Staments recommends reaching out to someone via LinkedIn or even email by including a key set of criteria.
“In that email, just include your name, your relevant interests, and a direct ask, which is usually just for a little bit of their time,” Staments explained. “Whether you've had an introduction with that person or you're just emailing cold, head on over to the Built By Girls blog and there's email templates that can help you out.”
Staments added that early career starters should make should to come prepared with questions to guide the conversation.
“Do your research, maybe do some light LinkedIn stalking, give them a Google, write down all your questions, have all the topics that you want to talk about, ready to go,” she said. “And that way you can walk in feeling comfortable and prepared.”
4. Build up your personal advisory board
At a time when help may seem distant, Built by Girls team recommends utilizing the internet to build your very own personal advisory board.
A personal advisory board consists of a complimentary mix of professionals and peers who act as a support system during uncertain times.
“These folks, they’re considered your go to squad, the people you reach out about finances, or basically how to interact with your professional peers,” Built by Girls Executive Directo Tiana Davis said. “These people are critical to helping when you're looking to, let's say, change your career path or even switch and get a new job altogether.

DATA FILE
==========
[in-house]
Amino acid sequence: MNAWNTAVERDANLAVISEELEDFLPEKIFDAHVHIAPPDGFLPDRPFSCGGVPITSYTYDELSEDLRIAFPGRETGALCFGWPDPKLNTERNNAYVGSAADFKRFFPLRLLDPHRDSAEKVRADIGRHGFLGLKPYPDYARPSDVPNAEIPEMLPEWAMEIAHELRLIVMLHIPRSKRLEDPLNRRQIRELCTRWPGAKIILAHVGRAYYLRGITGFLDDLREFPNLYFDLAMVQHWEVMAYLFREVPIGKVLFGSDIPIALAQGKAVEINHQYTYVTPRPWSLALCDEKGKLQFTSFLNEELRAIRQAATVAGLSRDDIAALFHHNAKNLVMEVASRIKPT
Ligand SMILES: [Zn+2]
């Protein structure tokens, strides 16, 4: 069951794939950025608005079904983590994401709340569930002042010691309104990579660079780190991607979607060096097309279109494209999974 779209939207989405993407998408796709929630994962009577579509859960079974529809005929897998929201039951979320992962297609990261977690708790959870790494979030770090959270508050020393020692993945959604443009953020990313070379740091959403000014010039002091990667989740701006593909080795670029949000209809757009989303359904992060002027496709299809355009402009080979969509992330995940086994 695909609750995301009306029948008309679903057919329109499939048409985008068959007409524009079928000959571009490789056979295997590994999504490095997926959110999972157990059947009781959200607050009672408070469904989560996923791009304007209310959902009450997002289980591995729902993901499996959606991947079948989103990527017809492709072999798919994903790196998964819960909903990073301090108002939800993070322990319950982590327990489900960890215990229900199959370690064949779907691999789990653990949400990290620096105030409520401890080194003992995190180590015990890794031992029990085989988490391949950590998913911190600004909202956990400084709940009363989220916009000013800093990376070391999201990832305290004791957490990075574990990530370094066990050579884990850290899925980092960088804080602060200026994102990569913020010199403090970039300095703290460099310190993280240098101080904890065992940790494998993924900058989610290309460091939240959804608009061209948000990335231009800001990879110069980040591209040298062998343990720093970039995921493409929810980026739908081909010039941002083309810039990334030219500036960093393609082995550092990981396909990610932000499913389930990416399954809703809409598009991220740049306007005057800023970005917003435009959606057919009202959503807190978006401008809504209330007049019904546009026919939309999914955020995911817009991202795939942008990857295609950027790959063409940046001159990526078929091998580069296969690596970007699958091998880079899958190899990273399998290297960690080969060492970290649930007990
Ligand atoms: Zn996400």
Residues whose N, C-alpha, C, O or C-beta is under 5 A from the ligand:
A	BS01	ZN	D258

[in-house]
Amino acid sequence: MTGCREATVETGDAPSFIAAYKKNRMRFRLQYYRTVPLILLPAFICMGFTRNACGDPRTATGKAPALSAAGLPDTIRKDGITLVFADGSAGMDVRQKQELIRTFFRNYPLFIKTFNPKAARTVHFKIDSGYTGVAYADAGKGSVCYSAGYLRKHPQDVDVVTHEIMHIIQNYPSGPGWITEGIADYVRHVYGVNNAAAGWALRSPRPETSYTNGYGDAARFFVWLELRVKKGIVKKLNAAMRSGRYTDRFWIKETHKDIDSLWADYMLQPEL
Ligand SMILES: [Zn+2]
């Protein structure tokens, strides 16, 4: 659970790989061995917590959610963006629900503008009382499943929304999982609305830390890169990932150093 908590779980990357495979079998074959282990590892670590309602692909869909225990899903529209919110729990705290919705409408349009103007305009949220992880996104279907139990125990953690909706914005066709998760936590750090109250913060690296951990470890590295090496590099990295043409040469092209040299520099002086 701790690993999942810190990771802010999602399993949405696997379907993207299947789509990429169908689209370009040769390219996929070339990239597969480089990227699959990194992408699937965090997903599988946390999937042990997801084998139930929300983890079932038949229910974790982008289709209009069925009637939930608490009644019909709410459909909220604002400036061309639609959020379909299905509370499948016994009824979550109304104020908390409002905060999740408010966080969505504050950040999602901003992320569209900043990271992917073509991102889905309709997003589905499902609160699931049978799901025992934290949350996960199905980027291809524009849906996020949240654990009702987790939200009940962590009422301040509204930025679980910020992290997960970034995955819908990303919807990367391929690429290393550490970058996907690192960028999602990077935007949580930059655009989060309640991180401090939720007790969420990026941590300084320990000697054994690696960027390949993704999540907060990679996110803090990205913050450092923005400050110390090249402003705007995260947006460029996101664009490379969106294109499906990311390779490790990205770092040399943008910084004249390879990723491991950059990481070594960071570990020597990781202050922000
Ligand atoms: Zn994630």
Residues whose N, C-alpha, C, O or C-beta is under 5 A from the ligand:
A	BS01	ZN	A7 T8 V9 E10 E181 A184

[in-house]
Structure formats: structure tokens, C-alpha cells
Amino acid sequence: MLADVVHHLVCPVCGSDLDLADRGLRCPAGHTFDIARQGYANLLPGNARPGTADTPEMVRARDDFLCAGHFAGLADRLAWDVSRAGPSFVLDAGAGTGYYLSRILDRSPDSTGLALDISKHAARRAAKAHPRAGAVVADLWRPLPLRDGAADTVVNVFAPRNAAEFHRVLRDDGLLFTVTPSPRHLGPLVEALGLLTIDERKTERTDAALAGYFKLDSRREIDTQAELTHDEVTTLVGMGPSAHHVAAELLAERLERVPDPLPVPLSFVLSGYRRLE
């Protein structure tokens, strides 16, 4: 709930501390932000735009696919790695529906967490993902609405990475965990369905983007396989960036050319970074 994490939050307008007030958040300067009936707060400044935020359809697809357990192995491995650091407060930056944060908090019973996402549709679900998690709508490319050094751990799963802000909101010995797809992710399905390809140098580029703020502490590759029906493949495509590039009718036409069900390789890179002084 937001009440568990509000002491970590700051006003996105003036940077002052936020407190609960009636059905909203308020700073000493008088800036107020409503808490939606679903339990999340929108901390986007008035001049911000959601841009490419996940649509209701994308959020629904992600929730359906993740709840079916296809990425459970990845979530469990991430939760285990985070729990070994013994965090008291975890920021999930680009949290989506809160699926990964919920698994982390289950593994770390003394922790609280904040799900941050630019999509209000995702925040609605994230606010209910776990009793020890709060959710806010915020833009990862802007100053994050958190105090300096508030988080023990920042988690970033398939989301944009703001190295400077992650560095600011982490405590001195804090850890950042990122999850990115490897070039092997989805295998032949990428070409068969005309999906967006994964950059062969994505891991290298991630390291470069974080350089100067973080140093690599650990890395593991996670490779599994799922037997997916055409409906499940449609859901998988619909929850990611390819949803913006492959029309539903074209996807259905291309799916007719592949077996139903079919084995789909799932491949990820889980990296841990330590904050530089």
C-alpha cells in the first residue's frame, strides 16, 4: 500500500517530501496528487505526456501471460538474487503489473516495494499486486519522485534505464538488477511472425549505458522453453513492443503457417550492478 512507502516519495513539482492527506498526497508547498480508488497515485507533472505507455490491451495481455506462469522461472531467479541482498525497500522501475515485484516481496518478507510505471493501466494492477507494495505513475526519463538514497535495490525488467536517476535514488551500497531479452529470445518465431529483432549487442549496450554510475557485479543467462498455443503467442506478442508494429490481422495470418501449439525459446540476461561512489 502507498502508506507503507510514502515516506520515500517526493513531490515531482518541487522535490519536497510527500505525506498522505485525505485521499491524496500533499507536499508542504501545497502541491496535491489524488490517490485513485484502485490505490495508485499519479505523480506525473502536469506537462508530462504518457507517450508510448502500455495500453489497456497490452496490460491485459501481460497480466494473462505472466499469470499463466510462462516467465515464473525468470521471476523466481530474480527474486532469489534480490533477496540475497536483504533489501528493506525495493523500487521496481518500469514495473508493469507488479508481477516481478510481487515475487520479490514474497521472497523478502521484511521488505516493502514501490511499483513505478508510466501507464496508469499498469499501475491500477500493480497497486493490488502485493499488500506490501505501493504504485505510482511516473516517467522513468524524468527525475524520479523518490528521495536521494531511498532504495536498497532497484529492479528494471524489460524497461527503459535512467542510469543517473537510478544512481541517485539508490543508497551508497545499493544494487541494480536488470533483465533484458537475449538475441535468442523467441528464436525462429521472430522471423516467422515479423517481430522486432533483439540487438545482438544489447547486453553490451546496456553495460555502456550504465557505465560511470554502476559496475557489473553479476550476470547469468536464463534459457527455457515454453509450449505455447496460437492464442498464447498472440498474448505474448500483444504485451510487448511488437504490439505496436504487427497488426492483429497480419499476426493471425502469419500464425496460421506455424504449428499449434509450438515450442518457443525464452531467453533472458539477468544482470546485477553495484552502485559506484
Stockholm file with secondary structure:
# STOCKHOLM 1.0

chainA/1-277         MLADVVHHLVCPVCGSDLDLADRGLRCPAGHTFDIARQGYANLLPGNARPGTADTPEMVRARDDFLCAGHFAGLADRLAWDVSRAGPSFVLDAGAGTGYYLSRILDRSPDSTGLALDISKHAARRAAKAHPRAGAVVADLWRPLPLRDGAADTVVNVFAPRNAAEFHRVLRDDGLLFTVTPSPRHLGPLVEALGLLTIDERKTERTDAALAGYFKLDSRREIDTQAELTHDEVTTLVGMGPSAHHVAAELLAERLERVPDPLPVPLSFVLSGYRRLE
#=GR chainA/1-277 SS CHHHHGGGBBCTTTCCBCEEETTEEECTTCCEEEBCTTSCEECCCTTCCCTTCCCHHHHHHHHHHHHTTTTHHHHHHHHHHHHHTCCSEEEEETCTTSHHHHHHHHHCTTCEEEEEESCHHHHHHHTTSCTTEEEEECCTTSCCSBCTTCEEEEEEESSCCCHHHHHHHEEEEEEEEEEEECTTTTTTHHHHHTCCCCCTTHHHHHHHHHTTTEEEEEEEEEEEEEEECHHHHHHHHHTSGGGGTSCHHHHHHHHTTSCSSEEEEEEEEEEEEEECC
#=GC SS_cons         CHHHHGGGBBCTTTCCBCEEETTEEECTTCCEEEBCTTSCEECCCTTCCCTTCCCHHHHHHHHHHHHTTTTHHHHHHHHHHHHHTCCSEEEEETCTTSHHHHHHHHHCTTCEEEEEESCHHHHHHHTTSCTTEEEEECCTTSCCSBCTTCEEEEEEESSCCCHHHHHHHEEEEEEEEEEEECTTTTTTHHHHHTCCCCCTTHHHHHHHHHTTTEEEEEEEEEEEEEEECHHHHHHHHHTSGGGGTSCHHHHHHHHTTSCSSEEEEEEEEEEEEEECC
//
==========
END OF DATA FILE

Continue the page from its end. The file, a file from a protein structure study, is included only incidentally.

And it isn’t enough to simply reach out to your personal board only when you have a need. You should make a conscious effort to maintain the relationship consistently even if it implies a virtual coffee chat, Davis advised.
“You may consider it to be a little strange but it’s actually never been easier,” Davis said. “If they only have a short period of time, schedule a virtual coffee chat for about 15 minutes or if they can truly invest one of my favorites is BYOL - bring your own lunch.”
She recommends students ask how their connections are doing from time to time, and if they need help with anything to remain as direct as possible.
“But regardless, when you're reaching out, whether it be to ask for a favor or because you want to just touch base, make sure that you're direct in your ask,” said Davis. “I can't tell you the number of times folks have reached out to me via LinkedIn, and it's clear that they want something from me, but they don't really give me much direction
5. Be creative and bold
The Built By Girls team highlighted the benefit of being bold and facing adversity.
“Be creative about how you can spend this time,” Chan said. “So has there been an idea that you've been brewing in the back of your mind, but haven't really committed to? Or is there a nonprofit that you want to volunteer with, but also never really made it to the top of your to do list?”
“Remember,” she added, “having a summer internship does not define your future. Your career is going to be a lifelong journey — and this is just one milestone for that.”
Read more information and tips in our Advice section